What’s one piece of advice you’d like to share about your time at Smith?
Say yes to as much as you can! The pandemic really made me appreciate all the silly little moments with friends. I thought I would have a lot more time at Smith than it ended up shaking out – there are some Smith friends that I haven’t been able to see since 2020. Now, when I look back, I’m grateful for every time I decided that homework could wait and walked to Glazed with friends, or went to Seelye to do karaoke, or just talked into the late hours of the night. The homework can truly always wait.

Describe one moment with a professor that particularly sticks with you.
I don’t have a specific moment, but my Korean classes will always stand out fondly in my mind, and I’m grateful to all my professors from the Korean department, Professors Massey, Sohn, and Kim, for all the kindness and support they’ve shown me over the years. I’ll miss Korean Cooking Class, Seollal celebrations, and EALC talent shows.

What’s one upside of having completed your degree in January? Any downsides?
I really racked my brain over this one and I’m just not sure! I think it’s still a little too soon for me to say what the upsides and downsides are. It's kind of funky to feel like I'm in limbo right now, but maybe in a few months, I will have a better sense of the upsides and downsides.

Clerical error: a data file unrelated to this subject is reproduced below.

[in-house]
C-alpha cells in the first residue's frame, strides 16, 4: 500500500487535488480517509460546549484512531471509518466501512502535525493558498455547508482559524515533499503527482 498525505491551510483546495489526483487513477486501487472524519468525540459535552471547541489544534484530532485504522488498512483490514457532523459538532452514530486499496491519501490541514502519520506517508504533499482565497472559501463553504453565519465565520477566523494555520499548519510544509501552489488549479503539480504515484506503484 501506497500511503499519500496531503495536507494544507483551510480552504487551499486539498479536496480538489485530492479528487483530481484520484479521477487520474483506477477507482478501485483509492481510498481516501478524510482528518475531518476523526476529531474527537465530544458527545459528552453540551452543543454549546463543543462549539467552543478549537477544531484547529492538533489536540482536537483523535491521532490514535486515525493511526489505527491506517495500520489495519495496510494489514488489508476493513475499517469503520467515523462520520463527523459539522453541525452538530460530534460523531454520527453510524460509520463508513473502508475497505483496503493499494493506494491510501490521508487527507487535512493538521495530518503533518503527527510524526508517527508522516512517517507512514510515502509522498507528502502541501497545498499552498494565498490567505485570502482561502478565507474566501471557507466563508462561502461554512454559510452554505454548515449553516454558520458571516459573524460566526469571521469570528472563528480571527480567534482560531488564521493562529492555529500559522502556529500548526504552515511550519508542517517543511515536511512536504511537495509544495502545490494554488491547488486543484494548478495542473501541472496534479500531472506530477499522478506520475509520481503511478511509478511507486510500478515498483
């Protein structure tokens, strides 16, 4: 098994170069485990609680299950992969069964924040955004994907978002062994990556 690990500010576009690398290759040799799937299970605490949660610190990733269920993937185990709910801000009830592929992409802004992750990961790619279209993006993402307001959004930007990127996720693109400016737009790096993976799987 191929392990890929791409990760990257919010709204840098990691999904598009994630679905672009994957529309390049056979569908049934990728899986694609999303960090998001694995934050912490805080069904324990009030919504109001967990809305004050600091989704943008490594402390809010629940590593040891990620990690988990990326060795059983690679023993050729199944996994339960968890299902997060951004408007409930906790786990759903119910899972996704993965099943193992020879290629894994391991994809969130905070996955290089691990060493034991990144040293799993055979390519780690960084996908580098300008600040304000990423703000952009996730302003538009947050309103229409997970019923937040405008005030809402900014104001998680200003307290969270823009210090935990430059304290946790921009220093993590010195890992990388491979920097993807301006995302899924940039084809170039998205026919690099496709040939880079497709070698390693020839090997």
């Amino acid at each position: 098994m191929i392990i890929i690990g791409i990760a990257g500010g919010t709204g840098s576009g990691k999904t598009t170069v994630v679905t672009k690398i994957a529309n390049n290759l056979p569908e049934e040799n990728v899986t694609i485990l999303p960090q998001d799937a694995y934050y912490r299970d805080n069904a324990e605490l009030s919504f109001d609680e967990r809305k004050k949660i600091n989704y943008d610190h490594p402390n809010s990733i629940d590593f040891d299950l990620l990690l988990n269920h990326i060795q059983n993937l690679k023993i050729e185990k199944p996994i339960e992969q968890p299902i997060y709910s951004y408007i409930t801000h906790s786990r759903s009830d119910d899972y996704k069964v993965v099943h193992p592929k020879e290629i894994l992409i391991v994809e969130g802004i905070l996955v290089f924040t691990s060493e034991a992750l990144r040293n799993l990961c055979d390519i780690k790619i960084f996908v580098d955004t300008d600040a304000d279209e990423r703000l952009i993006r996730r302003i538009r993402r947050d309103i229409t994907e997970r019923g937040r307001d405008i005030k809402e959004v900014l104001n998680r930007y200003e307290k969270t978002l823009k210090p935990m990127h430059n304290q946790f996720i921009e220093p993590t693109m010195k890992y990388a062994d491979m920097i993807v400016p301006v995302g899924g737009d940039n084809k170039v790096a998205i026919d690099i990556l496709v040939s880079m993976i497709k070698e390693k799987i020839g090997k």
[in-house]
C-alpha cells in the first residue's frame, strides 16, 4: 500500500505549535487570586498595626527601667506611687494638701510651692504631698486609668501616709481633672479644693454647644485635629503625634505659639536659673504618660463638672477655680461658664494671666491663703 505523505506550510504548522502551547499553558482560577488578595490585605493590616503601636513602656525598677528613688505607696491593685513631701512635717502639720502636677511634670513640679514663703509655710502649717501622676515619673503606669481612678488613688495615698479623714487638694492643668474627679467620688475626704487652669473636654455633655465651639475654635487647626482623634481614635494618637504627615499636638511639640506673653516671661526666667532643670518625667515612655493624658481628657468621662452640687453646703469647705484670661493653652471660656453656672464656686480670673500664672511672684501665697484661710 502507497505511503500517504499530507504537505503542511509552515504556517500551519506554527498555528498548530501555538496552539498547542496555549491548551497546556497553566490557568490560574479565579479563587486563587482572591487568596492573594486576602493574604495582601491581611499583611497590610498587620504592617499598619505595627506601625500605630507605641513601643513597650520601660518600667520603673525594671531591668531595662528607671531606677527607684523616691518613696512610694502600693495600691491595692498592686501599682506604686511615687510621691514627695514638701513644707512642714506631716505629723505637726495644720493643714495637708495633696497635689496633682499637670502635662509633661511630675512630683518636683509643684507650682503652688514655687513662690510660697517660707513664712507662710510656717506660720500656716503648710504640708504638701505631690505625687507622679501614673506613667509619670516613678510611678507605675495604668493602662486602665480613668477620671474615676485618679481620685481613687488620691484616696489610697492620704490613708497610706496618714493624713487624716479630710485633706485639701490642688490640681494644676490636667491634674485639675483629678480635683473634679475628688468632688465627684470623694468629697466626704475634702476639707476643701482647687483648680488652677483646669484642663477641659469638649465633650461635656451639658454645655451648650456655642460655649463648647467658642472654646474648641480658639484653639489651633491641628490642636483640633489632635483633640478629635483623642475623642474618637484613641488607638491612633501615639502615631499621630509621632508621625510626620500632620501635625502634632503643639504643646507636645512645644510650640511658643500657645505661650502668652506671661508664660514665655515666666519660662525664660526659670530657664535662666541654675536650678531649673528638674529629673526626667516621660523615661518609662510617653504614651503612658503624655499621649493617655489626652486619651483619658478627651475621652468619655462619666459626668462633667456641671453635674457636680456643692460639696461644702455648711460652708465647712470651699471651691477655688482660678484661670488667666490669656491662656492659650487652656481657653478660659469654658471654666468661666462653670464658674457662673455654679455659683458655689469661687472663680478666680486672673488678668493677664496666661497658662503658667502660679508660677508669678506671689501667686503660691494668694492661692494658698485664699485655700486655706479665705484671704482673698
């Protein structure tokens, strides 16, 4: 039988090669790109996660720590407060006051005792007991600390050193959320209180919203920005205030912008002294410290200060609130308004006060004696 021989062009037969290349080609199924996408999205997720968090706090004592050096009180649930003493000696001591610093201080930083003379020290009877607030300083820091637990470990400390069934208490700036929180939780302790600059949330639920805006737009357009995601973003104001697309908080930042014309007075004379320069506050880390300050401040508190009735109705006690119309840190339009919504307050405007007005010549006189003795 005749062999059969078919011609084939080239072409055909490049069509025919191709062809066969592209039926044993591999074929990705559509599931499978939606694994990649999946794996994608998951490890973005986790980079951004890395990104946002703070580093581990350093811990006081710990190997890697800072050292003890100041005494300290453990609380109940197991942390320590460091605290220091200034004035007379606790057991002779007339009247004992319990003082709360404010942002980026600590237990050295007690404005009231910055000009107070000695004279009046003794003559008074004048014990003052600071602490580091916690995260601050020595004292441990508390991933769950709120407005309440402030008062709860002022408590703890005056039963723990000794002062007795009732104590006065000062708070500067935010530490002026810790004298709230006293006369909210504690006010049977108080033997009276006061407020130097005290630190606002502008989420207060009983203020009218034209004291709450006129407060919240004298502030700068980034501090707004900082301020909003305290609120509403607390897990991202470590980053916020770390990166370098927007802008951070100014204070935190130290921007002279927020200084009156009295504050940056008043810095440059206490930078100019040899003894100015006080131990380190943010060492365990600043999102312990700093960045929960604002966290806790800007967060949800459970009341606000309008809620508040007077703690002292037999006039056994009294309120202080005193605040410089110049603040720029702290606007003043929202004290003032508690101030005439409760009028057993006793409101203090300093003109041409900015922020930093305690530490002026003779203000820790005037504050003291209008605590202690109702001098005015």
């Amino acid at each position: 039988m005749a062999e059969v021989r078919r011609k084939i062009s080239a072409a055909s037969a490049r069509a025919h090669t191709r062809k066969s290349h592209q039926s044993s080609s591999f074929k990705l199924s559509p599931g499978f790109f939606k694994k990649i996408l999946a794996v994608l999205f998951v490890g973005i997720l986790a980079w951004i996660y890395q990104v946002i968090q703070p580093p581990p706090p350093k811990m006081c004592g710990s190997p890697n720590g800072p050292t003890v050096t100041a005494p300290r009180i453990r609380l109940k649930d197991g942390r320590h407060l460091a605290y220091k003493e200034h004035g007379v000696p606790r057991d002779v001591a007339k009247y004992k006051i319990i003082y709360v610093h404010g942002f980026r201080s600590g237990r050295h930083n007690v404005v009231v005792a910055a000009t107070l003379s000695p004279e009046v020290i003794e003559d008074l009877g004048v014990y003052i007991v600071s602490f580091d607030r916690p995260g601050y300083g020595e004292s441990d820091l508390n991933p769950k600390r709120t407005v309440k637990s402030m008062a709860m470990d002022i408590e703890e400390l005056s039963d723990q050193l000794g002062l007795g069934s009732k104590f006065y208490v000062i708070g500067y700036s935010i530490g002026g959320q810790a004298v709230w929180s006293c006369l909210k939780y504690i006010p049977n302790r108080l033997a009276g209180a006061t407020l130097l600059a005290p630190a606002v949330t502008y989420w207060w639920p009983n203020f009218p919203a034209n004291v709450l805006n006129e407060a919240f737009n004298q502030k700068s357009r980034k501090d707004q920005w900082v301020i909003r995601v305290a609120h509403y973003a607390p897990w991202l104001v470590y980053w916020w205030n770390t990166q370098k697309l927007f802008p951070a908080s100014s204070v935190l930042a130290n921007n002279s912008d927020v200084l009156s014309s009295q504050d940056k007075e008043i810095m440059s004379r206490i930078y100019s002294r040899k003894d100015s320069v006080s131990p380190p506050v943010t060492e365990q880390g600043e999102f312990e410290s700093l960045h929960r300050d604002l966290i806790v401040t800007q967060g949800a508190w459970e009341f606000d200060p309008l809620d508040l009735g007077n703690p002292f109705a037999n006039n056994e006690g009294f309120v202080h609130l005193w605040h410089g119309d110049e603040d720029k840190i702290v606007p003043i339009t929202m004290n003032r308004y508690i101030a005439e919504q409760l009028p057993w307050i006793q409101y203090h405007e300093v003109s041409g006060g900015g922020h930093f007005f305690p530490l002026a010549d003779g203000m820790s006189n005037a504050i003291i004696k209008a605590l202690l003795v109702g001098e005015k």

Where has been your favorite spot on campus to relax? What spot will you miss the most?
Josten listening rooms! And lots of little nooks and crannies and closets that felt like secret places. I think I’ll miss the owl statue in Capen Garden most of all, though.

It’s easy to feel in college that you are swiftly running out of time, but I’ve come to realize that there’s always more time, and no single decision is destiny.

What’s your all-time favorite Smith memory?
Working reunion in 2019 and being too loud in Capen House with the lasses of Chi Pi Nu.

What’s one thing you wish you could tell your first-year self about your Smith experience?
Don’t stress too much! Well, first-year me probably wouldn't listen to that advice. But I would just encourage myself to really follow my interests instead of beating myself up for not knowing what I wanted to do. I think I felt like everything I was doing had to be leading to some specific, tangible goal, but first-year me didn’t have a specific, tangible goal, so I just took classes that I thought sounded like something a responsible person would take. It wasn’t until I started really following my passions where they led me that the opportunities and a sense of where I wanted to go started to open up for me. It’s easy to feel in college that you are swiftly running out of time, but I’ve come to realize that there’s always more time, and no single decision is destiny.

If another student was considering your major, what would you tell them?
Follow what feels interesting and resonant for you, even if you don’t think all the pieces will fit together at first. They will, eventually, and you’ll learn a lot of cool stuff along the way.

What do you think has been the most “Smithie” thing you’ve done in life so far?
Having a love-hate relationship with Mount Holyoke College (just kidding, it's all love <3).